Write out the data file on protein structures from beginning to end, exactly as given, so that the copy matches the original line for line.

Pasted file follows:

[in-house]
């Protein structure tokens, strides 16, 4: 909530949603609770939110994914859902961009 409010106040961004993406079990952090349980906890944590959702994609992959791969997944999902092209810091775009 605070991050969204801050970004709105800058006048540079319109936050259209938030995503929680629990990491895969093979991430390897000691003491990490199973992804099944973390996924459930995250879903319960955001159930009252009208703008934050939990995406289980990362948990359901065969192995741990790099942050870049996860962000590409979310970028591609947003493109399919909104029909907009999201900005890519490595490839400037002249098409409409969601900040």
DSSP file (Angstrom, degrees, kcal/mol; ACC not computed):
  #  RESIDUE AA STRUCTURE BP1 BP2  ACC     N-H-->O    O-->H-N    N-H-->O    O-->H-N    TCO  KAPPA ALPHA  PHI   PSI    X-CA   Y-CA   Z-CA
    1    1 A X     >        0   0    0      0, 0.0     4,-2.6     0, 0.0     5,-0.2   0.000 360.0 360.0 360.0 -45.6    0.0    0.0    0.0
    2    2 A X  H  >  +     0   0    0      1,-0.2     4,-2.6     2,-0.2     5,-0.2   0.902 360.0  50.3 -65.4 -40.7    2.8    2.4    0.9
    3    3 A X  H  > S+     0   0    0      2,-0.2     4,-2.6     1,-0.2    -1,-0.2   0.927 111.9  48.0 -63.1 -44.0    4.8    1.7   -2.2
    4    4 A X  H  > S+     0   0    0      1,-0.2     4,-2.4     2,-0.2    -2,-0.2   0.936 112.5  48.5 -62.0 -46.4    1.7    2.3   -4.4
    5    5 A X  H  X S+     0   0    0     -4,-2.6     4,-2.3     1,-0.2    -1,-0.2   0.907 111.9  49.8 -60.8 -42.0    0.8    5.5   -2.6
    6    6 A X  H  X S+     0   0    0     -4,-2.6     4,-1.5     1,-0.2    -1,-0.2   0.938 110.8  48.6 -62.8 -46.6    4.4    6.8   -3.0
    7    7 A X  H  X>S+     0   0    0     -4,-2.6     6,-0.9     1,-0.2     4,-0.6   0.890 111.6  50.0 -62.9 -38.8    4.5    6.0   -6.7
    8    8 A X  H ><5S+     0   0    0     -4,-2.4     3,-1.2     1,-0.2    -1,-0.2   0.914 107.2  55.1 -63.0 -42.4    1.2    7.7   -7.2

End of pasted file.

[in-house]
């Protein structure tokens, strides 16, 4: 909530949603609770939110994914859902961009 409010106040961004993406079990952090349980906890944590959702994609992959791969997944999902092209810091775009 605070991050969204801050970004709105800058006048540079319109936050259209938030995503929680629990990491895969093979991430390897000691003491990490199973992804099944973390996924459930995250879903319960955001159930009252009208703008934050939990995406289980990362948990359901065969192995741990790099942050870049996860962000590409979310970028591609947003493109399919909104029909907009999201900005890519490595490839400037002249098409409409969601900040």
DSSP file (Angstrom, degrees, kcal/mol; ACC not computed):
  #  RESIDUE AA STRUCTURE BP1 BP2  ACC     N-H-->O    O-->H-N    N-H-->O    O-->H-N    TCO  KAPPA ALPHA  PHI   PSI    X-CA   Y-CA   Z-CA
    1    1 A X     >        0   0    0      0, 0.0     4,-2.6     0, 0.0     5,-0.2   0.000 360.0 360.0 360.0 -45.6    0.0    0.0    0.0
    2    2 A X  H  >  +     0   0    0      1,-0.2     4,-2.6     2,-0.2     5,-0.2   0.902 360.0  50.3 -65.4 -40.7    2.8    2.4    0.9
    3    3 A X  H  > S+     0   0    0      2,-0.2     4,-2.6     1,-0.2    -1,-0.2   0.927 111.9  48.0 -63.1 -44.0    4.8    1.7   -2.2
    4    4 A X  H  > S+     0   0    0      1,-0.2     4,-2.4     2,-0.2    -2,-0.2   0.936 112.5  48.5 -62.0 -46.4    1.7    2.3   -4.4
    5    5 A X  H  X S+     0   0    0     -4,-2.6     4,-2.3     1,-0.2    -1,-0.2   0.907 111.9  49.8 -60.8 -42.0    0.8    5.5   -2.6
    6    6 A X  H  X S+     0   0    0     -4,-2.6     4,-1.5     1,-0.2    -1,-0.2   0.938 110.8  48.6 -62.8 -46.6    4.4    6.8   -3.0
    7    7 A X  H  X>S+     0   0    0     -4,-2.6     6,-0.9     1,-0.2     4,-0.6   0.890 111.6  50.0 -62.9 -38.8    4.5    6.0   -6.7
    8    8 A X  H ><5S+     0   0    0     -4,-2.4     3,-1.2     1,-0.2    -1,-0.2   0.914 107.2  55.1 -63.0 -42.4    1.2    7.7   -7.2